So I was checking out a blog post by Charlie Pierce (whom I adore) about his reaction to Obama's speech at the DNC last night. And I happened to run across a different blog post that really grabbed me.
The one that got me was this:
I'm a child of the 1960s. I was 3 years old when Neil Armstrong landed on the moon, and I have a vague, grainy memory of seeing him do so, bouncing around on the screen of a black-and-white television between the fingers of my little hands placed to either side of him.
During the 1960s, we were one of several white families living on the Zuni Indian reservation. My parents both taught at the high school. This was the time when the American Indian Movement was taking hold and trying to build political power for the tribes. My father was a history/anthropology major (I can't remember what degrees he held, but my brother has said that Dad was only a few hours or a dissertation or something away from his Ph.D.) So we had lots of books in the house having to do with Native American history. I knew from these books about the slaughter at Wounded Knee and other places, about forced relocations of tribes (The Trail of Tears, The Long Walk), and that the basic policy of the American government for a great many years was "the only good Indian is a dead Indian" -- in a word, genocide.
Books also taught me that after the tribes had been stripped of their ancestral lands and confined to
reservations and were no longer the physical threat to white settlement that they had been, the government policy toward Indians changed only slightly, to "the only good Indian
is an assimilated Indian." The idea was to focus on the kids, to separate them from their families, their culture, their customs, their language, by shipping them off to boarding schools. In fact, I knew several older people in the Zuni tribe who had been shipped off to boarding schools as children. I heard their descriptions of being sent off into an alien world, hair cut, forced to wear school uniforms, being ridiculed or beaten for speaking their native language, missing family and friends back home. I heard the sadness and pain in their voices as they described these things. So I understood AIM's rage and the reasons behind it.
After I turned 9 or so, we moved off the reservation, ending up in Roswell, NM. And so I was introduced to the joys of cable TV. There were four California stations on our cable system, all of which showed old movies at various times. KTLA would have Weeks -- a Gene Kelly week, a Marx Brothers week, a Fred Astaire week, a Humphrey Bogart week, a Drama week. And so I fell in love with old movies. (And with Lakers basketball, when Kareem, Magic, James Worthy, Michael Cooper, and the like were playing, but that's another story for another time.)
I was Utterly. Devastated. the first time I saw the movie To Kill a Mockingbird. I could not wrap my mind around the injustice of it all. I agonized over it: How? How could they do that to Tom Robinson? How could people be that... that... MEAN? That cruel? That EVIL?
So I learned about the Civil Rights struggles, about Dr. King, and watched old newsreel and news footage of black people in Mississippi and Alabama -- who had the simple temerity! to believe they were fellow human beings -- being beaten, sprayed with water cannon, and attacked by police dogs as they sought to make us all recognize that they had the right to an equal education, the right to vote, the simple right to be seated and served at a restaurant. (That these things would even be in question was something that I still have trouble wrapping my mind around, to this very day.)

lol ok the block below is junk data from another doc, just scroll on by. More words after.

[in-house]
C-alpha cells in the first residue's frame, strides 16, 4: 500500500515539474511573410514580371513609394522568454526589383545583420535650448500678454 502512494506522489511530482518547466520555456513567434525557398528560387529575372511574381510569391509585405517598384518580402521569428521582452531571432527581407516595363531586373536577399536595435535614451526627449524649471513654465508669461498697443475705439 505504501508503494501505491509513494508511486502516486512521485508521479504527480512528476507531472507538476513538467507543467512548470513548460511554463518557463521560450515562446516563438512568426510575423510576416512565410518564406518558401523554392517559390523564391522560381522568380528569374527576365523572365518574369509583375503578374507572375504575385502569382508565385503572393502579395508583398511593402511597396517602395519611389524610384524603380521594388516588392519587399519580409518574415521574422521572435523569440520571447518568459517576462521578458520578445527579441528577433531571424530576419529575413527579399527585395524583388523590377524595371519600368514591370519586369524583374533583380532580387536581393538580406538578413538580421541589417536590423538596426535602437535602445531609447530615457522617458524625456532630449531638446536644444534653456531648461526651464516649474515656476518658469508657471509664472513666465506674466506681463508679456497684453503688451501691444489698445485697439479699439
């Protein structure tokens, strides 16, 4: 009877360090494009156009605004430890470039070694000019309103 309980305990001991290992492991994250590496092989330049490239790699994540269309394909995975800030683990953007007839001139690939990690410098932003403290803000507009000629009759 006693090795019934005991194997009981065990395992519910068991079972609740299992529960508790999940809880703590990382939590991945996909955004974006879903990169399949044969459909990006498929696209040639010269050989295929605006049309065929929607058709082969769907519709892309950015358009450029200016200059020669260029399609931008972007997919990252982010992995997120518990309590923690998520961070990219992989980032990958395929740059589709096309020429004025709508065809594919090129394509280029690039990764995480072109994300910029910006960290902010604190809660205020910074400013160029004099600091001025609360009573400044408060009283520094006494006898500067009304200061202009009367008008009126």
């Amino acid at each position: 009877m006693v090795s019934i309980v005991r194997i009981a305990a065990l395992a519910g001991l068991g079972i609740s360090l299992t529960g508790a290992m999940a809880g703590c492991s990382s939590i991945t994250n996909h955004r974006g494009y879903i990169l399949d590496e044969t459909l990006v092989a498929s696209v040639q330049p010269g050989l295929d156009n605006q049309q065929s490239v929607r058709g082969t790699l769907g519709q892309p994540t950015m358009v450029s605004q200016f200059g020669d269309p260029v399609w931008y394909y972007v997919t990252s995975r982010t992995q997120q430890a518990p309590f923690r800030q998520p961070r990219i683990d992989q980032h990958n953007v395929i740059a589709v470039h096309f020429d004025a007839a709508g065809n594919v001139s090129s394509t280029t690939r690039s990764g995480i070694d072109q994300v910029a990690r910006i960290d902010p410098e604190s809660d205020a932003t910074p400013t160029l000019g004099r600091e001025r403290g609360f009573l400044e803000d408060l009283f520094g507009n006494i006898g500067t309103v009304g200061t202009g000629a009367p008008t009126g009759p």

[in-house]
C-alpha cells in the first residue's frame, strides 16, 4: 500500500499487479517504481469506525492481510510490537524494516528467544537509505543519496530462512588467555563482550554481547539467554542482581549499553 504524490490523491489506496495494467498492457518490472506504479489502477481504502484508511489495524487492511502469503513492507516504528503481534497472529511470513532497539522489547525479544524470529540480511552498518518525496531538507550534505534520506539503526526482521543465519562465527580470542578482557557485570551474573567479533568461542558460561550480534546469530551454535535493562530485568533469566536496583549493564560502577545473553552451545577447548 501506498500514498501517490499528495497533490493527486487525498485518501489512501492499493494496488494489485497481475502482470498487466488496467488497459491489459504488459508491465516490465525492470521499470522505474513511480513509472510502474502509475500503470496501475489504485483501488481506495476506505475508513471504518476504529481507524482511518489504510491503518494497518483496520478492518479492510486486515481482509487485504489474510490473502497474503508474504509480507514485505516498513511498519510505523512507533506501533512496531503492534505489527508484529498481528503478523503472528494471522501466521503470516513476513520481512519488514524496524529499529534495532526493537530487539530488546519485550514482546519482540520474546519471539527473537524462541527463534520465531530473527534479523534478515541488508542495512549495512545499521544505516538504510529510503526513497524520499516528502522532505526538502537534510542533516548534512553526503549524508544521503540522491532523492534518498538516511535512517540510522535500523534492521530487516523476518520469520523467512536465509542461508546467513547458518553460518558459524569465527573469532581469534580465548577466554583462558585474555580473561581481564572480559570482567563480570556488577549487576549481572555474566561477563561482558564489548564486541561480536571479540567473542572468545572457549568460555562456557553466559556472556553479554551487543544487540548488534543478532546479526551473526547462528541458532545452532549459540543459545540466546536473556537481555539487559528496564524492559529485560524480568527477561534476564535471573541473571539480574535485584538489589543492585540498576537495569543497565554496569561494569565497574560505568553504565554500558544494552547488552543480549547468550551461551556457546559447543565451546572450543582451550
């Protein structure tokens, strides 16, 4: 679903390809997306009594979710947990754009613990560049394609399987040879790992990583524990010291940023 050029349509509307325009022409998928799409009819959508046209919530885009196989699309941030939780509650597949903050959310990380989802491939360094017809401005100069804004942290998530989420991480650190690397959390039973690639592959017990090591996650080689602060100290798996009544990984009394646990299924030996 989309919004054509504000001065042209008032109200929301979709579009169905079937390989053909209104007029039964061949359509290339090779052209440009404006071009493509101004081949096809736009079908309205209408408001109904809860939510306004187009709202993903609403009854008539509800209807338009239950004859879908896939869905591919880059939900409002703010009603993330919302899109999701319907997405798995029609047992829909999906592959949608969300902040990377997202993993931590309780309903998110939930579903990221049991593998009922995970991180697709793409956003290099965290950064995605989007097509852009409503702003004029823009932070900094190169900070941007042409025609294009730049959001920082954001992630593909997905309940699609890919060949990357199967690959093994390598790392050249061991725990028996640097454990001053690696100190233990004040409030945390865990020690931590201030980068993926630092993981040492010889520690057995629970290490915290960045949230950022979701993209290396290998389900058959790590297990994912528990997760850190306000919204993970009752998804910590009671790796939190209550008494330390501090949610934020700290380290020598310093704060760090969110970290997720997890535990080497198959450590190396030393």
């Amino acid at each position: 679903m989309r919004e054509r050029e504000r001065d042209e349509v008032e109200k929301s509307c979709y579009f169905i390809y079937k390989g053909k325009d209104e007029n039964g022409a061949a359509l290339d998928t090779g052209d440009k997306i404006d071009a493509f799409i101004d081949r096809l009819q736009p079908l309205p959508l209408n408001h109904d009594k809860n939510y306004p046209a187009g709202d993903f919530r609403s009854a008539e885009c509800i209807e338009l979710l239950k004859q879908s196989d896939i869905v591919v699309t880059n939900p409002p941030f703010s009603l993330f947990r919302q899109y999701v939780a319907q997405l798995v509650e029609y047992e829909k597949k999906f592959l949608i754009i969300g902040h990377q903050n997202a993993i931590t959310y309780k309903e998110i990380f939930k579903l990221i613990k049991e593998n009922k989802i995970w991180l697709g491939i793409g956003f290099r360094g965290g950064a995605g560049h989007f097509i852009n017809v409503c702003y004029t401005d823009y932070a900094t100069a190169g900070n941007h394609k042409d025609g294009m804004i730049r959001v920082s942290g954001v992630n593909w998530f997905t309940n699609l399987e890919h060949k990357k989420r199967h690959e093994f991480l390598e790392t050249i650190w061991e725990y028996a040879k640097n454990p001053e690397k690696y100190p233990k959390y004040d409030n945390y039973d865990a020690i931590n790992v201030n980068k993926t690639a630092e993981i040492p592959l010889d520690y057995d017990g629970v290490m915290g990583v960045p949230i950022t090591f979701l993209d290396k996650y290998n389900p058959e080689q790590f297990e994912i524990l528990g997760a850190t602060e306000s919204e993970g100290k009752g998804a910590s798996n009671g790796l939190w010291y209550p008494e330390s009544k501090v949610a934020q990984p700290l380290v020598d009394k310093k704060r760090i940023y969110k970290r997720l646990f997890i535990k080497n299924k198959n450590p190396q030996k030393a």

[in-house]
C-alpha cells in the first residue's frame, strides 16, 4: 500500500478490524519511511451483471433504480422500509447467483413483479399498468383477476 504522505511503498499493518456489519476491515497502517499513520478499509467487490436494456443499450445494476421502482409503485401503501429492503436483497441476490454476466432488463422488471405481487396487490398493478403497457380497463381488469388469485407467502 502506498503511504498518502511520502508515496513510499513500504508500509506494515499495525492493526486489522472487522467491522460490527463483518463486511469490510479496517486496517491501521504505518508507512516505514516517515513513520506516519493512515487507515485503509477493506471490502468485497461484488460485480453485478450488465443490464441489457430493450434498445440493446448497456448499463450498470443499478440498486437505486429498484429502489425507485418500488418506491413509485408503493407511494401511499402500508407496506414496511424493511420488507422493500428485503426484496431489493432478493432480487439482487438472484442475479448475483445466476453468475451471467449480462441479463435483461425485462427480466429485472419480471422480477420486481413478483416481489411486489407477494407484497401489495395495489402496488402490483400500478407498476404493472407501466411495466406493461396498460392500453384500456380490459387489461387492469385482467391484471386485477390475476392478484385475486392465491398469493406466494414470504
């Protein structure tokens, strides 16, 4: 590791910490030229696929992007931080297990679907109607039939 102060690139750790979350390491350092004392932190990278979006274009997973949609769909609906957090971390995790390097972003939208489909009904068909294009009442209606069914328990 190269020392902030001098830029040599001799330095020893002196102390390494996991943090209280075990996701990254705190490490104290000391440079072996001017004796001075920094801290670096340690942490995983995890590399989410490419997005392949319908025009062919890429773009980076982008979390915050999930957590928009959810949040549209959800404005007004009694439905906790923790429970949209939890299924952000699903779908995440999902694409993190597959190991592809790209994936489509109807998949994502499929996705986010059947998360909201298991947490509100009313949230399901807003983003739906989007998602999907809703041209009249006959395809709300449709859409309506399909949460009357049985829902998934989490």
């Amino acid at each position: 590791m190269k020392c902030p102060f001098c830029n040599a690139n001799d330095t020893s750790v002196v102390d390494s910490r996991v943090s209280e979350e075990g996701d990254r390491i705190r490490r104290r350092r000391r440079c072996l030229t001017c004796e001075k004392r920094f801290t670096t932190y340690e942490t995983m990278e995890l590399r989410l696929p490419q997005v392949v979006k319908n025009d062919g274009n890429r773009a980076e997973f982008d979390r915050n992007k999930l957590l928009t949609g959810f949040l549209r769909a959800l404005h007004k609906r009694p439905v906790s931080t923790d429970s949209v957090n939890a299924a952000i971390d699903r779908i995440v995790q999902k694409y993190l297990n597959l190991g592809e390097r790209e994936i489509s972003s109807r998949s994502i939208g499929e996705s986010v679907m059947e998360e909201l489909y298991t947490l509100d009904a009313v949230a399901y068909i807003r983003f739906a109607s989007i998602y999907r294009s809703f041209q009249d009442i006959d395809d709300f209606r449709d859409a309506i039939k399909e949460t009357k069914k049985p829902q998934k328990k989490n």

Sexism was another big thing to really be addressed in American society during my formative years. I was just old enough to benefit from Title IX when I was in middle and high schools and played basketball. Nancy Lopez, the boundary-shattering female golfer from Roswell -- and who played a large part in the passage of Title IX -- went to my high school. Her team trophies and photos were displayed in various cases around the school. There was even a big mural painted on the wall of the cafeteria.
But there was another, more personal experience with sexism that bothers me to this day: My own mother, upon graduating from UNM in 1963 with a B.S. degree in chemistry, applied to be a forensic chemist with the FBI, only to be told that "we don't hire women in that capacity -- but we'd be pleased to consider you for our typing pool, or as a receptionist."
I still shake my head at this. I truly don't get the thinking (if indeed there is any) behind "Oh, you're just a woman. Only a man can do (fill in the blank)." Frankly, unless it's being able to write your name in the snow with your own urine, I feel that there ain't nothing a man can do that a woman can't.
So I'm watching the political process in this country during the last year with increasing dismay. This whole thing about disenrolling voters to "protect against voter fraud"? And the political rhetoric saying that women shouldn't have access to birth control or abortion? Um, hey people: we *solved* these things already. People DIED to get us to acknowledge the basic reality that these rights belong to everyone. And now certain political interests (who appear to me to be mainly white men?) want to roll back these rights in their nostalgia for the bad old days when minorities and women "knew their places"?
In response, let me give you this one simple answer: Hell, NO. (Another, more primal answer also springs to mind: Fuck You.)
This is apolitical. This is not about the left or the right. It's about making sure everybody GETS a fair chance. To me, this is personal.